Apps, websites are tracking you via Facebook, but you can disable it soon
Ireland, Spain, South Korea get Facebook Clear History tool, more countries on the list
Facebook had announced that it would let users sever the connection between their web browsing history and Facebook accounts nearly a year and half ago. The feature has finally been rolled out to three countries - Ireland, South Korea and Spain and Facebook has said that they will be adding more countries to the list in the coming months.
This Facebook Clear History tool was created in the wake of the Cambridge Analytica scandal to give users more control over their data privacy at "the expense of advertisers' targeting capabilities".
As and when Facebook's Clear History arrives in your country, it will be a part of a new section called "Off-Facebook activity". When you access this section you will be able to see the apps and websites that are tracking your activity and sending reports to Facebook for ad targeting purposes.
Once you tap on Clear History you can dissociate that information from your Facebook account. And that's not all, you can also block companies from sending this tracking data to Facebook in the future. You have the choice of disconnecting all off-Facebook browsing data or pick specific apps and websites.
Also Read: Off-Facebook activity tool gives users more control over their browsing history
Facebook has warned that when you access the Off-Facebook activity section you will see apps and websites that you do not recognise and have not visited. These, in all probabilities, are sites/apps that a friend might have looked up on your phone or has turned up on the list because you share your home computer with family.
So when is it coming to your country? Facebook has said that this product is being rolled out slowly to "help ensure it's working reliably for everyone".
The Clear History tool has been a long time coming but was held up due to a number of unexpected delays. Facebook's Head of Privacy Products David Baser told Recode that the technical delays were related to how Facebook stores user data on its servers.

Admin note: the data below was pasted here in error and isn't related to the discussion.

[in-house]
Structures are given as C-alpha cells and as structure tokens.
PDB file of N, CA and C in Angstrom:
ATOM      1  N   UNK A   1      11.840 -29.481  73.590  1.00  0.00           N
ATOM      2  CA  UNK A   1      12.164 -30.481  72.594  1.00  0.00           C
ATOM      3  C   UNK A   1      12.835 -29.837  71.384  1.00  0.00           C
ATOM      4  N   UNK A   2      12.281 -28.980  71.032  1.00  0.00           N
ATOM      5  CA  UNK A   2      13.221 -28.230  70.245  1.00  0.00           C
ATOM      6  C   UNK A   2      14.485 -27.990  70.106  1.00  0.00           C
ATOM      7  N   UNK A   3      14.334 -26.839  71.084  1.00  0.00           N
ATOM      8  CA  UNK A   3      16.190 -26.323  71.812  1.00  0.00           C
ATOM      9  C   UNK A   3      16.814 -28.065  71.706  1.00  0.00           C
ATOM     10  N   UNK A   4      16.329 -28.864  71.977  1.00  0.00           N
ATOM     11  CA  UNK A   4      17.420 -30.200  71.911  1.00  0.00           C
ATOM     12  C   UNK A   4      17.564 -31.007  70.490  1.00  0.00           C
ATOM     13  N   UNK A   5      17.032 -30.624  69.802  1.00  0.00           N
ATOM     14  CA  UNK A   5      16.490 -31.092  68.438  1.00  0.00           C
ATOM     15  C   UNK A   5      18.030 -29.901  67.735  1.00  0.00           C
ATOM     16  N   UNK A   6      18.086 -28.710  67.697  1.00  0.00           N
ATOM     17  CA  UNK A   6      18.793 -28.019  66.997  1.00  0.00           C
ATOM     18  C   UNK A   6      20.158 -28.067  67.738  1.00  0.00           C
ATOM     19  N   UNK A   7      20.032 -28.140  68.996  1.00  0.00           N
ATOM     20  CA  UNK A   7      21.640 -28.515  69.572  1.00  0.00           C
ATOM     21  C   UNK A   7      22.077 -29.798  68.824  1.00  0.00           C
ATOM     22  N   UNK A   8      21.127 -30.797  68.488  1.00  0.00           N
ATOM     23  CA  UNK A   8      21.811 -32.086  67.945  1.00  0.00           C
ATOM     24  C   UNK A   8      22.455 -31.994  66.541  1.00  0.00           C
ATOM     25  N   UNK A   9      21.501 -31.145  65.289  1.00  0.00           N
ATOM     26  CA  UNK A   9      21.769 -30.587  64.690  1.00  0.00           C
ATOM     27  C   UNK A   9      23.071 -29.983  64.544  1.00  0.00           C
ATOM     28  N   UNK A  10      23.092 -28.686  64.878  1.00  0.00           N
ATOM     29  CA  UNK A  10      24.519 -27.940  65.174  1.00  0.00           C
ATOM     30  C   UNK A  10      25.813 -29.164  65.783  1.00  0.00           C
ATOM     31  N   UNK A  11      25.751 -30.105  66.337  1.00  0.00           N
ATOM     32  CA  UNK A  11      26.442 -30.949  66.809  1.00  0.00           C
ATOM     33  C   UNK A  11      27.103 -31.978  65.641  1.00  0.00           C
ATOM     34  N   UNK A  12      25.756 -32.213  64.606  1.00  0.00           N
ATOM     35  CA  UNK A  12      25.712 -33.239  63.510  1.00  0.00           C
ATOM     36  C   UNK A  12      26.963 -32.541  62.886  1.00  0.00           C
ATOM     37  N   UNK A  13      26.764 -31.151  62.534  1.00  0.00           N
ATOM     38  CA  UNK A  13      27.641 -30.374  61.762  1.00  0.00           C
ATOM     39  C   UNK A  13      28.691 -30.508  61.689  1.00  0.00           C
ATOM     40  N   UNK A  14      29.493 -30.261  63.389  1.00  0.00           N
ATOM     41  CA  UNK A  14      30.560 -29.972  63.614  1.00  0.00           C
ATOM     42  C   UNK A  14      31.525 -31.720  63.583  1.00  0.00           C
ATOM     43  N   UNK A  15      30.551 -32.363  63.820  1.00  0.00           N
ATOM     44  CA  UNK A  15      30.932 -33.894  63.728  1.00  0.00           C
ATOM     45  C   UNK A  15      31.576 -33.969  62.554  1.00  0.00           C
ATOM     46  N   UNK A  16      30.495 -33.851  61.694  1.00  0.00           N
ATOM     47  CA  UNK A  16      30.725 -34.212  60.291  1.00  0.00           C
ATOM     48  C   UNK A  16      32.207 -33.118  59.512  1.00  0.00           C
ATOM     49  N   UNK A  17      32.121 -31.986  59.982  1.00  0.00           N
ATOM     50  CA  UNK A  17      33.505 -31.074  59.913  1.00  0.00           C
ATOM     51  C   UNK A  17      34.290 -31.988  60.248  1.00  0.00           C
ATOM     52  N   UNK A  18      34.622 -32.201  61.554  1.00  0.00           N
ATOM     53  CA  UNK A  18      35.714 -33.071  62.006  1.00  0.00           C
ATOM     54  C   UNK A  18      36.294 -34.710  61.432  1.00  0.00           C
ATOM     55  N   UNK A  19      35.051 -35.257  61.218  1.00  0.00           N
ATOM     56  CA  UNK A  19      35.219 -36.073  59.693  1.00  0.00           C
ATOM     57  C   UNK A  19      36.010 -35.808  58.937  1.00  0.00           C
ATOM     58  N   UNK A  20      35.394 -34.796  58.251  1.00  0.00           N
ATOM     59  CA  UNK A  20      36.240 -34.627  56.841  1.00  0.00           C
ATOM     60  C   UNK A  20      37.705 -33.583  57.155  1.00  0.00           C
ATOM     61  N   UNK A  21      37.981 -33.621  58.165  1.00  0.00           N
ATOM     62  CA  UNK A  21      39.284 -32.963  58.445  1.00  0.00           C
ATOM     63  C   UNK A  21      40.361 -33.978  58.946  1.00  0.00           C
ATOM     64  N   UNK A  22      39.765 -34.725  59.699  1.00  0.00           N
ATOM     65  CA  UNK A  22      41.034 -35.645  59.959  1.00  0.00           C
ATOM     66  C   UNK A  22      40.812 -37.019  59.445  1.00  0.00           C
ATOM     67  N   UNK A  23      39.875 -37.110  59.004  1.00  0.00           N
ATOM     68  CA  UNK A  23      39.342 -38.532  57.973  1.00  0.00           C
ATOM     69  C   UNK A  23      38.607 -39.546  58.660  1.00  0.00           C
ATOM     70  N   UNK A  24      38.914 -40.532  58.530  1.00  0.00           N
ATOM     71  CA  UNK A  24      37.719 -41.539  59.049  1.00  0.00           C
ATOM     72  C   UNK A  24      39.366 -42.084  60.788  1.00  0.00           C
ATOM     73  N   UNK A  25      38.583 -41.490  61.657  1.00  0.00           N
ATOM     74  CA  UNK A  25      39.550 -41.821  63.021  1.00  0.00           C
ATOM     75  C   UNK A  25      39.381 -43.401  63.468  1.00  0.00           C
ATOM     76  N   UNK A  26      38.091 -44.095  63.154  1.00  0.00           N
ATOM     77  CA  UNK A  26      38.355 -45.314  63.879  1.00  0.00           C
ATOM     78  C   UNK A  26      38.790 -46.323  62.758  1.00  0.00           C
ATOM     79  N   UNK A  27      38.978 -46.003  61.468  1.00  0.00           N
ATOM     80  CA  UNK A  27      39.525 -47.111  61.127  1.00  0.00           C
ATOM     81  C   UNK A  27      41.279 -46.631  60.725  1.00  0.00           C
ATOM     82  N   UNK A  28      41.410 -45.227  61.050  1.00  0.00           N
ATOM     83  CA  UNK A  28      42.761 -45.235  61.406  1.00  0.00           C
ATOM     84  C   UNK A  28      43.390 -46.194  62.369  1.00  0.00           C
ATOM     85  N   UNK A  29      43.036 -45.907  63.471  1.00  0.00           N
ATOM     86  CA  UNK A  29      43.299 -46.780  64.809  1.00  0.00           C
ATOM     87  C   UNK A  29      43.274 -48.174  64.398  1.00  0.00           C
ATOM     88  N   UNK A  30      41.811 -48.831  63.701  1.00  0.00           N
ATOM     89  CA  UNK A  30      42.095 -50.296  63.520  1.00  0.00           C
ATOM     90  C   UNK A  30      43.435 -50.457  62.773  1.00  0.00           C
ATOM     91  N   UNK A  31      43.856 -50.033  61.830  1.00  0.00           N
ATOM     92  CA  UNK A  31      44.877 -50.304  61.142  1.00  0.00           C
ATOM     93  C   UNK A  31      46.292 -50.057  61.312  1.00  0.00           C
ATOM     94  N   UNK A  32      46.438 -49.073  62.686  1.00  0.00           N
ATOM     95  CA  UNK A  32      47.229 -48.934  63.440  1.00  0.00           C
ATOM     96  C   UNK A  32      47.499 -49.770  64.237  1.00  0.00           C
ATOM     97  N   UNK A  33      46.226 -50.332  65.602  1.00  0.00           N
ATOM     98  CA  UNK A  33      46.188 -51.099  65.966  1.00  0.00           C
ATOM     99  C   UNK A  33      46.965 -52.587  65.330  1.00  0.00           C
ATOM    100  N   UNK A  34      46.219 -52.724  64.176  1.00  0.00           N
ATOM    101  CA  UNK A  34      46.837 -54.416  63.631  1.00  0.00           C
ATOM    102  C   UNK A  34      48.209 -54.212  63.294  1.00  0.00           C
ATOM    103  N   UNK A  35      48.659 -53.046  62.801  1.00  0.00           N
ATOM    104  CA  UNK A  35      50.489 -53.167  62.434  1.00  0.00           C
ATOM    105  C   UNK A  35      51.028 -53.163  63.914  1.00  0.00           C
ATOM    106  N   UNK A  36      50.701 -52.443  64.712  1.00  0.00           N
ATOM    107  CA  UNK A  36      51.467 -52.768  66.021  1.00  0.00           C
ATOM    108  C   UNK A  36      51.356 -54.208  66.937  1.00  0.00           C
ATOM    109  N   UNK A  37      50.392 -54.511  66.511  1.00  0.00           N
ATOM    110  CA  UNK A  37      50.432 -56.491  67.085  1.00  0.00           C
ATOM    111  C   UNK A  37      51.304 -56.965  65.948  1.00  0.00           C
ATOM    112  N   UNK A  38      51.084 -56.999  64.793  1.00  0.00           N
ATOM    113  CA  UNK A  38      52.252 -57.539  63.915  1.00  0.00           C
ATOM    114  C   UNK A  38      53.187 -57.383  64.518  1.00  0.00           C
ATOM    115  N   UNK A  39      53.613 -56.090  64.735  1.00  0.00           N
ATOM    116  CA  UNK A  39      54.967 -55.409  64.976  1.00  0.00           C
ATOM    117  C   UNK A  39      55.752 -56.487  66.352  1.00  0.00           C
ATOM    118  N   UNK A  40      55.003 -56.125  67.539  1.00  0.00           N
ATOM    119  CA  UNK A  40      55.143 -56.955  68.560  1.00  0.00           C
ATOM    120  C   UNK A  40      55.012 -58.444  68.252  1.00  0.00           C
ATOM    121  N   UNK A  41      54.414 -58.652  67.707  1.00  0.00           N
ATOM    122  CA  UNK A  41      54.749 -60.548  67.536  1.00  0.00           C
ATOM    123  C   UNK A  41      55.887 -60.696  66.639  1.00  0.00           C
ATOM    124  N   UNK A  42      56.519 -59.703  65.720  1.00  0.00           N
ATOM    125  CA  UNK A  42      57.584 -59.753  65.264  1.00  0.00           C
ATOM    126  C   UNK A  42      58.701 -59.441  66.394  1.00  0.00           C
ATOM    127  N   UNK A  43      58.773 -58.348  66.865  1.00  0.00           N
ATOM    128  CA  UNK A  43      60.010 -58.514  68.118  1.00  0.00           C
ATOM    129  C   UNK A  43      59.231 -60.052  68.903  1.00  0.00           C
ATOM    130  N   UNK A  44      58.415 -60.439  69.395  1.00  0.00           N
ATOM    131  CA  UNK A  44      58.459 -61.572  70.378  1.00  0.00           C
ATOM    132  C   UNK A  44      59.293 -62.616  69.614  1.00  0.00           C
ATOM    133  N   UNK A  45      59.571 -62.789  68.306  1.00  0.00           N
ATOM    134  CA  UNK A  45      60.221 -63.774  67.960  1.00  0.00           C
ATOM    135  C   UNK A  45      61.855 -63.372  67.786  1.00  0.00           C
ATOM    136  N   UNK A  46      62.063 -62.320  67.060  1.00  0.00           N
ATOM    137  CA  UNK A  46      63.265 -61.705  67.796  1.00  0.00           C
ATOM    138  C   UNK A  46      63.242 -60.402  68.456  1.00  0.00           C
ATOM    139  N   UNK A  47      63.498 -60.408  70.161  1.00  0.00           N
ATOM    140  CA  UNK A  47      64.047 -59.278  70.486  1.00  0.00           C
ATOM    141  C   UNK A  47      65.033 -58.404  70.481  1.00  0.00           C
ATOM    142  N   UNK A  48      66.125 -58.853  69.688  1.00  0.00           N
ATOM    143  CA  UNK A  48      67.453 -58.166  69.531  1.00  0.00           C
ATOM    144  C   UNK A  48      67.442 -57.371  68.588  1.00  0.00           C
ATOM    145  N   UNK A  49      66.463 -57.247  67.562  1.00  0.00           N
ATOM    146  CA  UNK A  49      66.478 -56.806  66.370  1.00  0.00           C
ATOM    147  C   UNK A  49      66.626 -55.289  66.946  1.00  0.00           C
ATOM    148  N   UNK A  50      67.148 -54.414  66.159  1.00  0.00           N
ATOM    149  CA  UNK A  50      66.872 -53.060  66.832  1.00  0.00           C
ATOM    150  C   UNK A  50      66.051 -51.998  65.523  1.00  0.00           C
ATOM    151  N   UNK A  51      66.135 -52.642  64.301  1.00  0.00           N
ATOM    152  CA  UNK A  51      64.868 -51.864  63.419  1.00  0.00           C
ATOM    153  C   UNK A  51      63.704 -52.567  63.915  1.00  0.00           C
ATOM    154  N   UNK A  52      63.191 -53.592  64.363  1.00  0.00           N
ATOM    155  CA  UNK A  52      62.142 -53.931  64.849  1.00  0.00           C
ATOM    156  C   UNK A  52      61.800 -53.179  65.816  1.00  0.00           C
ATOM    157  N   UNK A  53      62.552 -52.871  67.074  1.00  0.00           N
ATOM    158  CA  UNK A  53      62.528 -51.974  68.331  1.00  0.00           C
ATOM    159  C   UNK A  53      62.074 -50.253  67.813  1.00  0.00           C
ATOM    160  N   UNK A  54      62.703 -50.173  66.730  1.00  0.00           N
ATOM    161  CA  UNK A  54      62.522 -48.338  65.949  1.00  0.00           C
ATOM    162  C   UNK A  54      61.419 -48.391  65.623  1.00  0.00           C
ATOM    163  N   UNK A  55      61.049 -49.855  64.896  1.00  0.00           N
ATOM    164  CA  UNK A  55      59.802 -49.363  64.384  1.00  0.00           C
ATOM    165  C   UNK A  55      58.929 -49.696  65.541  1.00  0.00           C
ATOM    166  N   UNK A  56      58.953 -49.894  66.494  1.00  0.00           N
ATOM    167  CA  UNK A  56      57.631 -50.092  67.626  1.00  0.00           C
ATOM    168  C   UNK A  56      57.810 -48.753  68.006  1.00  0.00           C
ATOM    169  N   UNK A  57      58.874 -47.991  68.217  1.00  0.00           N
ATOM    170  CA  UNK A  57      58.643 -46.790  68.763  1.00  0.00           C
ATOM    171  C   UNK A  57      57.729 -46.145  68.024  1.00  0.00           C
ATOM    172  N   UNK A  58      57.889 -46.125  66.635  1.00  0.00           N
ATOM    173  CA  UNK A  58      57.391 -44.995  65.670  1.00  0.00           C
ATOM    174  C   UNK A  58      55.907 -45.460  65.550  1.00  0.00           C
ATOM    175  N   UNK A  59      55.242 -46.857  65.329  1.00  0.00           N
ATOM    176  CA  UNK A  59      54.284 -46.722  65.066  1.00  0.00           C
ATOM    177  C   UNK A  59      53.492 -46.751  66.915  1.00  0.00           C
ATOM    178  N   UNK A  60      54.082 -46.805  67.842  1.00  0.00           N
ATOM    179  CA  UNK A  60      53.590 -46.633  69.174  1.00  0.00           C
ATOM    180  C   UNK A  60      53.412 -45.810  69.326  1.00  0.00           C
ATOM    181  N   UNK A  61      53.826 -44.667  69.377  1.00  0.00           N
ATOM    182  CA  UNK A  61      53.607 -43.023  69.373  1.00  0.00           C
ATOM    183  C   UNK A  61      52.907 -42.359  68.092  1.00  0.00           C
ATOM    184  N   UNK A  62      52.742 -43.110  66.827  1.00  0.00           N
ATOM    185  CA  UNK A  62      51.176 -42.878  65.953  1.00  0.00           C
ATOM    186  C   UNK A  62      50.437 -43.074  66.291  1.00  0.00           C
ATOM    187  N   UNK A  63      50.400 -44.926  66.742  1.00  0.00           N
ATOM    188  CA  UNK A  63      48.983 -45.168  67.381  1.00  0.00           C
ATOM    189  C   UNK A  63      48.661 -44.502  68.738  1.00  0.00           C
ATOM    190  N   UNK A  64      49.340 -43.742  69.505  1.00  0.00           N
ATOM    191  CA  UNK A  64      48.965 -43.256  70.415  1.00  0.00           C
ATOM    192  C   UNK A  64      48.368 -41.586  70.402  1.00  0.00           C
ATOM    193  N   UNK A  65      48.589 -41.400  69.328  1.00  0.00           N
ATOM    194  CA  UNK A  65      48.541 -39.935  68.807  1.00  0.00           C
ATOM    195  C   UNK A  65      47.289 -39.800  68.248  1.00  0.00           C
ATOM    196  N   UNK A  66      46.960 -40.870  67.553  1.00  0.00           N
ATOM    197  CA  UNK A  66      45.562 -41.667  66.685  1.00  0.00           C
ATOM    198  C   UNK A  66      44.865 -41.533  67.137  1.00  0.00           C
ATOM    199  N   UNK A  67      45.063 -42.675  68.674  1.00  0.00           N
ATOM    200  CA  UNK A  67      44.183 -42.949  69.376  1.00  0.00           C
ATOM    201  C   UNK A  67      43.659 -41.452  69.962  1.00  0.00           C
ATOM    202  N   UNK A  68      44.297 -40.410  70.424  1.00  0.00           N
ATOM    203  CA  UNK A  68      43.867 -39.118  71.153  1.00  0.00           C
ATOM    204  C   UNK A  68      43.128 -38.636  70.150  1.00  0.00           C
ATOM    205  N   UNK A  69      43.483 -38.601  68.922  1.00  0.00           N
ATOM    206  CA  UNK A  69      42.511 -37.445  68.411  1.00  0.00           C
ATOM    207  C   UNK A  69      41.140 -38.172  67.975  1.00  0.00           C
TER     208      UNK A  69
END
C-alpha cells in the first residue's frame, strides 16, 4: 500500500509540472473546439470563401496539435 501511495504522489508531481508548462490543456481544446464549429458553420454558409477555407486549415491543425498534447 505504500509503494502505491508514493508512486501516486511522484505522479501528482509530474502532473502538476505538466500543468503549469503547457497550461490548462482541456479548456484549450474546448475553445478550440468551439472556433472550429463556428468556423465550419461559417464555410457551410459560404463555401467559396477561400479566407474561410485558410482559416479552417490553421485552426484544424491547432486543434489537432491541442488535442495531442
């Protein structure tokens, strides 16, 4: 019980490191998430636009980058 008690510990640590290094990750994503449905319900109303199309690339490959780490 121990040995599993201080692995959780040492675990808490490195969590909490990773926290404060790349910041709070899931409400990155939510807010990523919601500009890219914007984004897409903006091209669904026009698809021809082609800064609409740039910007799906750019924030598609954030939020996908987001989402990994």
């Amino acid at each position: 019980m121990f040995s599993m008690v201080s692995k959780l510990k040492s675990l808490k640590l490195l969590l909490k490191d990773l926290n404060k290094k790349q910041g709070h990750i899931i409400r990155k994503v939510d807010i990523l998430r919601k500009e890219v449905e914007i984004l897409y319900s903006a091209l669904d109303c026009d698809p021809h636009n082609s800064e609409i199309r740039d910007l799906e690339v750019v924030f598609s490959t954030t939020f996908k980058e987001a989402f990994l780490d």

According to Baser, Facebook data is not stored the same way it is collected - when the social media site collected web browsing data it contains multiple parts like personal information, website visited and time stamp for when the data was collected. All of these different things are separately stored in different parts of the Facebook system. When you try to clean them all, they all have to be found and that is a challenge.
Also, Facebook stores browsing data by date and time, not by which user it belongs to. That means there was no easy way within Facebook's system to see all the browsing data linked to an individual user. To make the new privacy tool work, Facebook had to build a new system that stored browsing data categorised at the user level.
"That was not very simple, actually, in practice for us to build," Baser said.
"Since Off-Facebook Activity is a new kind of tool, there was no template for us to follow. Our engineering teams redesigned our systems and built a new way for them to process information. We also conducted months of research to get input from people, privacy advocates, policymakers, advertisers and industry groups. We made important changes in response to what we learned," Facebook said in a blog post.
The company added that they plan to continue building similar tools to reorient their focus around privacy.
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